E15 gasoline is coming to a gas station near you and not only will it affect your wallet, it will have a huge impact on your fishing trips and summer boating recreation! Enter the good old government and the EPA who just when we think they can’t get any more intrusive into our lives they open the door for E15 gasoline. A government mandate has been increasing the amount of ethanol in the nation’s fuel supply, which damages boat engines and presents real safety concerns. Mandating the increasing use of the ethanol was legislation passed in 2005, the Renewable Fuel Standard (RFS), which BoatUS, along with a coalition of groups, is now fighting to repeal according to a recent press release. That’s because the Standard no longer reflects America’s fuel usage, which has been on a decline and is opposite of the legislation’s assumptions made nearly a decade ago, the release states. Up until this past fall, gasoline containing ethanol was limited to 10 percent or E10 for national sale gasoline. Now, with the allowance of E15 the amount of ethanol allowed is 50 percent more than E10. Keep in mind that E10 has devastated the outboard marine industry since it hit the market. Now with the introduction of E15, it’s really going to have a bad impact. Let’s talk about ethanol and what it’s good for. According to outboard engine mechanics, ethanol is a solvent and is used to dissolve hoses, seals, and gaskets. It can even dissolve fiberglass boat fuel tanks. Now let’s talk about the bad. When ethanol is added to gasoline and then added to your boat engine, the ethanol pulls the gunk from off the fuel tank walls and clogs up your fuel lines, fuel injectors and carburetors. This, of course, causes poor engine performance, loss of power, stalling and yes – flashing dollar signs in the eyes of the repair shop you have to take it to. According to a marine retail bulletin, here are a few reasons why ethanol contributes to boat fuel system issues:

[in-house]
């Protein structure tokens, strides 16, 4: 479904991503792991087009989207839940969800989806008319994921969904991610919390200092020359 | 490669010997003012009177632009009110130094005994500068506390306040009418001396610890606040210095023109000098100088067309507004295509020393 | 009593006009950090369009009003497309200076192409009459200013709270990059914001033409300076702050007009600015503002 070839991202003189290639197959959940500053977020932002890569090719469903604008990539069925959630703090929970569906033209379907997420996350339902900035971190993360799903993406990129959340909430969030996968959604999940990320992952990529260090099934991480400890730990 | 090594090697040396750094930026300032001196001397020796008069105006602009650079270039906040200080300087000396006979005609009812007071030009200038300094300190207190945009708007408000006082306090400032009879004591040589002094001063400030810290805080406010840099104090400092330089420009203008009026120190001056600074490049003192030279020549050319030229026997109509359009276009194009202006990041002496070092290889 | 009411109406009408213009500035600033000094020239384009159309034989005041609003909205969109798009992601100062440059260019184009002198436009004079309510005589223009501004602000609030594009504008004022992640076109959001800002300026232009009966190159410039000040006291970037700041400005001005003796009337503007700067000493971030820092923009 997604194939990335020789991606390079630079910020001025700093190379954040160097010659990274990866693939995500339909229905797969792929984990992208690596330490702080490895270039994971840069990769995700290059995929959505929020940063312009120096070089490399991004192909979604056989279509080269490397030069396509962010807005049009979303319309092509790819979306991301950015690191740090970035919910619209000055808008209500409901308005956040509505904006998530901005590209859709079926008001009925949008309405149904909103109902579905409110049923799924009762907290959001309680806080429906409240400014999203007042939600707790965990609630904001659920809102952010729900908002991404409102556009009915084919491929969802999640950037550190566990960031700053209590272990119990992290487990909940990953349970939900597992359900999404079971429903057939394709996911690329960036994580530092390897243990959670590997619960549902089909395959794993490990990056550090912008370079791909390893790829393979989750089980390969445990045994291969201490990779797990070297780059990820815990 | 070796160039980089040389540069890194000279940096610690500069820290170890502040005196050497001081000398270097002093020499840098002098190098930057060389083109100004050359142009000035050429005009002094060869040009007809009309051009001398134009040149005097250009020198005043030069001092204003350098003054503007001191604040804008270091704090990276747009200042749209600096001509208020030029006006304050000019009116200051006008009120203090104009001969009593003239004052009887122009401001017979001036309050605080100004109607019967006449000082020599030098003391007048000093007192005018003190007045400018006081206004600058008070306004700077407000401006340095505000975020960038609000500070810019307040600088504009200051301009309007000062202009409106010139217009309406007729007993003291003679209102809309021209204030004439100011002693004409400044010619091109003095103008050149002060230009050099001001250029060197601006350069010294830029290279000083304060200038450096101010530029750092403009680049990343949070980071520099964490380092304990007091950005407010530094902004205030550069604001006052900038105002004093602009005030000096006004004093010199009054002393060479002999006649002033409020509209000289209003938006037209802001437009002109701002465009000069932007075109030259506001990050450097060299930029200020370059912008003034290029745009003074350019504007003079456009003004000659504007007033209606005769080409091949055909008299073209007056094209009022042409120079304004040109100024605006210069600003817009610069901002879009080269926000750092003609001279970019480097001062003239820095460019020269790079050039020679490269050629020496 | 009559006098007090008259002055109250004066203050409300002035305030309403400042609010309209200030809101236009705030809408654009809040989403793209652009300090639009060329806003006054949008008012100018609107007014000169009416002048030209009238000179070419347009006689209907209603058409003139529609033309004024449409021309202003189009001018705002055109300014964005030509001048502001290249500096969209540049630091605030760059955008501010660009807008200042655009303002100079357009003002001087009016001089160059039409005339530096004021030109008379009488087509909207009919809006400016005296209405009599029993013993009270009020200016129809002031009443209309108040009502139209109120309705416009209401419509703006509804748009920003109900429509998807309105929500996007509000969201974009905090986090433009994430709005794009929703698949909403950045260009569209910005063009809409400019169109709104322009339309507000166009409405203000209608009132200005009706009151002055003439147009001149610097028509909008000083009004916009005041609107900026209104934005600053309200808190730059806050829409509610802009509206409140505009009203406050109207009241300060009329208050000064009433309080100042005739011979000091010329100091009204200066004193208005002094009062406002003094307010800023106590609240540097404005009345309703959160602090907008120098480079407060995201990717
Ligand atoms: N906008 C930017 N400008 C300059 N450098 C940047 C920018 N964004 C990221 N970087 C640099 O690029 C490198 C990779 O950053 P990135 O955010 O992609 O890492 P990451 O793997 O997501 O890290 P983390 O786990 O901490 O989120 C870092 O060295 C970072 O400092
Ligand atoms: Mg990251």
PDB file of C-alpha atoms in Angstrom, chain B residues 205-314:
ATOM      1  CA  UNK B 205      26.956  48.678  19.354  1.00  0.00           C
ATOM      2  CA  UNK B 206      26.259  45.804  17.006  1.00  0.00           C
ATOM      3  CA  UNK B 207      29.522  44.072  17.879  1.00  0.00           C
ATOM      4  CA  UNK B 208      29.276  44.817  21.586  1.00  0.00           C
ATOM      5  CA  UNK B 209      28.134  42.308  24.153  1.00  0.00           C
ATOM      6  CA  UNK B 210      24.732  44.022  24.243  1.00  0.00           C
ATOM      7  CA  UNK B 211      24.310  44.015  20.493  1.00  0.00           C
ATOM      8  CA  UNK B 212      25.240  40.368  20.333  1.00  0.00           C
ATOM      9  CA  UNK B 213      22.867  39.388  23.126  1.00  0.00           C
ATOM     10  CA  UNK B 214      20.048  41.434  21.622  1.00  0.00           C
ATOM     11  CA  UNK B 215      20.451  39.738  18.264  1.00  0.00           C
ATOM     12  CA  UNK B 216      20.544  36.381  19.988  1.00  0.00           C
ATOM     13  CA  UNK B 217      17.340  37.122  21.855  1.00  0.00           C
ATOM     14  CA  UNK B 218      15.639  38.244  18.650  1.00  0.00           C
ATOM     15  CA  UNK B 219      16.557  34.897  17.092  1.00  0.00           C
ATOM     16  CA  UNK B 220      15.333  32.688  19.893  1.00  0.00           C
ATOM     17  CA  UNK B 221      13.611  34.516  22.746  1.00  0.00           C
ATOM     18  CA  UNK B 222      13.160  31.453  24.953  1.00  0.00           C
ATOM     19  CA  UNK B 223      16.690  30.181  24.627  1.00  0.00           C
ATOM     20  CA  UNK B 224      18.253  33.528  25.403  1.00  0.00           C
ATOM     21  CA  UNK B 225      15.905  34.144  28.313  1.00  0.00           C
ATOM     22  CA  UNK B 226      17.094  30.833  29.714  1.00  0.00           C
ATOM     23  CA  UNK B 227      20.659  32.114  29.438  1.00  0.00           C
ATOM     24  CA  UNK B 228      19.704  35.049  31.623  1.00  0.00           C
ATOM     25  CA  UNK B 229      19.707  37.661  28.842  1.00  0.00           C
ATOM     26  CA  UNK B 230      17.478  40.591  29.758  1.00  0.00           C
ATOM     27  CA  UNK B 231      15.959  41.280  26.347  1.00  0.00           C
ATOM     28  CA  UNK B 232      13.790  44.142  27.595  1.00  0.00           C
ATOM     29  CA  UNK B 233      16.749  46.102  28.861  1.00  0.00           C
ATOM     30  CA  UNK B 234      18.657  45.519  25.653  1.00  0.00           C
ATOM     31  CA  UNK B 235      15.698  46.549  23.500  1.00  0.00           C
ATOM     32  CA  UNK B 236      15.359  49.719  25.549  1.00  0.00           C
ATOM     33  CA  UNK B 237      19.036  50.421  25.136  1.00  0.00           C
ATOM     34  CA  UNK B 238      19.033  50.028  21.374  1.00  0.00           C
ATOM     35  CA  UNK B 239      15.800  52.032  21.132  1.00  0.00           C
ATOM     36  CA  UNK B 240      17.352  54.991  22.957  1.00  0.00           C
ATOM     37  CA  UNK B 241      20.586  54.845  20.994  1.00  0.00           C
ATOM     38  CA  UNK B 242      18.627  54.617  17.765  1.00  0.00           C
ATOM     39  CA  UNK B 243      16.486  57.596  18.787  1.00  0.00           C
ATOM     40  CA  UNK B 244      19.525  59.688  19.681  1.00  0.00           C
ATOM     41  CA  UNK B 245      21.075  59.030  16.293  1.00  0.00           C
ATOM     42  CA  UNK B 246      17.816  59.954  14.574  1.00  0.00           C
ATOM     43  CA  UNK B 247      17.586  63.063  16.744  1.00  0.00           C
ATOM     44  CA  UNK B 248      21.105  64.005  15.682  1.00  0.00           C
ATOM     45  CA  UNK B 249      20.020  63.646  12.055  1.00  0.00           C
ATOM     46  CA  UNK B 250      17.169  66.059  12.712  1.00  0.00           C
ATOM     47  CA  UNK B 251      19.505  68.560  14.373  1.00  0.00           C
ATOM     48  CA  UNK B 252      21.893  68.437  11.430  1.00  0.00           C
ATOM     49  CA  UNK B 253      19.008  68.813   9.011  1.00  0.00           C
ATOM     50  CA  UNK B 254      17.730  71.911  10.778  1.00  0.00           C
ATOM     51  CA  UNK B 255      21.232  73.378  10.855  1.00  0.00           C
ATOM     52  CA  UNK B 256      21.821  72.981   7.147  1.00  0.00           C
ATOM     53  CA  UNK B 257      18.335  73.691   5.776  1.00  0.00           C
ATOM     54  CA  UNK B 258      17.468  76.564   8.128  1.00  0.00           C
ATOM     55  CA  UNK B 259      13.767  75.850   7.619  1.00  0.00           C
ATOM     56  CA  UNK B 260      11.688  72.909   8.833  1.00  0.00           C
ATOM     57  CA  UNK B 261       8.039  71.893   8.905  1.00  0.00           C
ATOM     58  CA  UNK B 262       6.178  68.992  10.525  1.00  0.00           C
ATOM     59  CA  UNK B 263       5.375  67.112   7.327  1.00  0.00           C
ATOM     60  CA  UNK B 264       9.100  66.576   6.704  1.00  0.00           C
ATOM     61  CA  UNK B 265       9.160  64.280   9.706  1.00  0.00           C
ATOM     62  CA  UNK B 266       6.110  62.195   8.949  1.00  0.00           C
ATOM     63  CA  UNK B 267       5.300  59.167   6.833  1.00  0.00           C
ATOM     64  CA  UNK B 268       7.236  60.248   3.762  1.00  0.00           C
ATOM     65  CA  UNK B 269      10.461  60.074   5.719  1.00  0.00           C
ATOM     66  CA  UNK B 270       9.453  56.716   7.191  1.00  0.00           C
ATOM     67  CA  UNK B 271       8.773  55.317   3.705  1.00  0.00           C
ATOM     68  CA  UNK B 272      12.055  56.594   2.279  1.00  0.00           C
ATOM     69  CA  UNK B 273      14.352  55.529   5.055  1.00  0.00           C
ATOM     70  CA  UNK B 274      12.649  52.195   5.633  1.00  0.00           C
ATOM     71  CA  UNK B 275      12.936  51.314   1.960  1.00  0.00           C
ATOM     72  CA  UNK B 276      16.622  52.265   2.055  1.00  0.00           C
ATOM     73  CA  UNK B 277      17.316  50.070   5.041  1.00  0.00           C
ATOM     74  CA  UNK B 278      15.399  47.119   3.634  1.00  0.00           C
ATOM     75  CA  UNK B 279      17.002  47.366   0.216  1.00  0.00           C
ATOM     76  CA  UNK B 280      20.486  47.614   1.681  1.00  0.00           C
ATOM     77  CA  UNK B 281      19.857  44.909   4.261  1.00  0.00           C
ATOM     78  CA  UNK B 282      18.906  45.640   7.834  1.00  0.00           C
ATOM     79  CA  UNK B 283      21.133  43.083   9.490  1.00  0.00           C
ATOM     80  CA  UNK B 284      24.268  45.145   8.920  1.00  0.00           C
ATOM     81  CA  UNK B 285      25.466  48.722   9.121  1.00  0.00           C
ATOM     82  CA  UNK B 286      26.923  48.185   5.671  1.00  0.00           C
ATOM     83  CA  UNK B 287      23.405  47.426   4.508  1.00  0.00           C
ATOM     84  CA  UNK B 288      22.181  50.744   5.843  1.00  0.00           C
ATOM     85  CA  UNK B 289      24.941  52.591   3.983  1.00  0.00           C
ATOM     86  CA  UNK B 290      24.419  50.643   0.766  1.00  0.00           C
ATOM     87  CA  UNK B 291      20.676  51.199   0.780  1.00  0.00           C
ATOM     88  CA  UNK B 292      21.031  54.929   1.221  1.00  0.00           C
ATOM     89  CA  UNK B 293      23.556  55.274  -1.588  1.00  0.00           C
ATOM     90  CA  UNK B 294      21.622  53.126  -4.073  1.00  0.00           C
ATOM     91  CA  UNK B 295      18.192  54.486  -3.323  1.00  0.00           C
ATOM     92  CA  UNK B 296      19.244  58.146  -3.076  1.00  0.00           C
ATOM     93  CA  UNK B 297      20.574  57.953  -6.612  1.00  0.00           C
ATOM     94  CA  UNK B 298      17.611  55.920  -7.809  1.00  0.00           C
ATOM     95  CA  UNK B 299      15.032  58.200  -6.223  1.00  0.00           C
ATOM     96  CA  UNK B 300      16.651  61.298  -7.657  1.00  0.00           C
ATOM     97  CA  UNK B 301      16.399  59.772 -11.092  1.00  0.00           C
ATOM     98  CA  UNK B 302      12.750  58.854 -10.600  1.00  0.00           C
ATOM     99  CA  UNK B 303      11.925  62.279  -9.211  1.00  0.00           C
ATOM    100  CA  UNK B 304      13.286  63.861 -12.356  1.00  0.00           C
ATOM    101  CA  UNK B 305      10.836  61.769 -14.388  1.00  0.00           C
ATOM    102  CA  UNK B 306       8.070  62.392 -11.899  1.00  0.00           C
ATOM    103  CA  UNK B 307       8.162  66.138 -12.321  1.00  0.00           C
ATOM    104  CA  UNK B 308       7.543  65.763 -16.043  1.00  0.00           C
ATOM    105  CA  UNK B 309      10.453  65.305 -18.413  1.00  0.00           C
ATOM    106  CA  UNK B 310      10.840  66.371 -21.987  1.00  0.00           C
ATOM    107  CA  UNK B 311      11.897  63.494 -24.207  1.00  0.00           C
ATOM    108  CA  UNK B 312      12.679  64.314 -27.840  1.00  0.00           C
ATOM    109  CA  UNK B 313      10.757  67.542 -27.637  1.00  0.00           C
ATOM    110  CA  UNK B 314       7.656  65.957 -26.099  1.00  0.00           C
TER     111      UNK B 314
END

- Ethanol fuel’s usable life span may be less than the normal length of off-season boat storage.
- Ethanol is hygroscopic, meaning it has a strong attraction to moisture.
- Ethanol produces less energy (BTUs) than an equivalent unit of gasoline.
- Ethanol increases the amount of water accumulating in fuel tanks.
As the press release states, “No matter what side of the coin you’re on, it’s clear the RFS isn’t working for recreational boat owners.” You can watch a short video from the American Petroleum Institute, one of BoatUS’ partners, that says it best: Let’s hear from you – what are your thoughts on E15? Follow Us: Facebook – Foursquare – Twitter – YouTube – LinkedIn Contact Us